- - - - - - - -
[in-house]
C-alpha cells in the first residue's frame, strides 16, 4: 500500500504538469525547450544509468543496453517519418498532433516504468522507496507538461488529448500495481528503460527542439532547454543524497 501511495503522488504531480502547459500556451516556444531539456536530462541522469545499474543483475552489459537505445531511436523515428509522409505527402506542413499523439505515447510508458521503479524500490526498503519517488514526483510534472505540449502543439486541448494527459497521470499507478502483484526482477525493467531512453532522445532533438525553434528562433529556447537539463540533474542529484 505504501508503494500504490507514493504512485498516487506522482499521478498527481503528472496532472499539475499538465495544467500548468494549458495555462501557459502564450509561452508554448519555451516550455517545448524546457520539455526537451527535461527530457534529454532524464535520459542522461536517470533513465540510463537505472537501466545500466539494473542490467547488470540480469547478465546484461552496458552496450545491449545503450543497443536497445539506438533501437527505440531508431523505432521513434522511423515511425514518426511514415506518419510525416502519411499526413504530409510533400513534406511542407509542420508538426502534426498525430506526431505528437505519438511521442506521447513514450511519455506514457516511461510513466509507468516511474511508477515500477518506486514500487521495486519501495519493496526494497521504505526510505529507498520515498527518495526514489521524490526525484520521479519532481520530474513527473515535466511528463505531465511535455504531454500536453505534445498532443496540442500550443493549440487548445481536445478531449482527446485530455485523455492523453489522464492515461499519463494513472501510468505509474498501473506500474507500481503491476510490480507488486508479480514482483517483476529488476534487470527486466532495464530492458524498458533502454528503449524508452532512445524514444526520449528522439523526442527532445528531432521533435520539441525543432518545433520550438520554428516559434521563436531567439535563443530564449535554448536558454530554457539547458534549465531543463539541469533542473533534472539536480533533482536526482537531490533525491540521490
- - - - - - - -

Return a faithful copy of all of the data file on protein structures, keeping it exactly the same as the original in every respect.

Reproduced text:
[in-house]
C-alpha cells in the first residue's frame, strides 16, 4: 500500500504538469525547450544509468543496453517519418498532433516504468522507496507538461488529448500495481528503460527542439532547454543524497 501511495503522488504531480502547459500556451516556444531539456536530462541522469545499474543483475552489459537505445531511436523515428509522409505527402506542413499523439505515447510508458521503479524500490526498503519517488514526483510534472505540449502543439486541448494527459497521470499507478502483484526482477525493467531512453532522445532533438525553434528562433529556447537539463540533474542529484 505504501508503494500504490507514493504512485498516487506522482499521478498527481503528472496532472499539475499538465495544467500548468494549458495555462501557459502564450509561452508554448519555451516550455517545448524546457520539455526537451527535461527530457534529454532524464535520459542522461536517470533513465540510463537505472537501466545500466539494473542490467547488470540480469547478465546484461552496458552496450545491449545503450543497443536497445539506438533501437527505440531508431523505432521513434522511423515511425514518426511514415506518419510525416502519411499526413504530409510533400513534406511542407509542420508538426502534426498525430506526431505528437505519438511521442506521447513514450511519455506514457516511461510513466509507468516511474511508477515500477518506486514500487521495486519501495519493496526494497521504505526510505529507498520515498527518495526514489521524490526525484520521479519532481520530474513527473515535466511528463505531465511535455504531454500536453505534445498532443496540442500550443493549440487548445481536445478531449482527446485530455485523455492523453489522464492515461499519463494513472501510468505509474498501473506500474507500481503491476510490480507488486508479480514482483517483476529488476534487470527486466532495464530492458524498458533502454528503449524508452532512445524514444526520449528522439523526442527532445528531432521533435520539441525543432518545433520550438520554428516559434521563436531567439535563443530564449535554448536558454530554457539547458534549465531543463539541469533542473533534472539536480533533482536526482537531490533525491540521490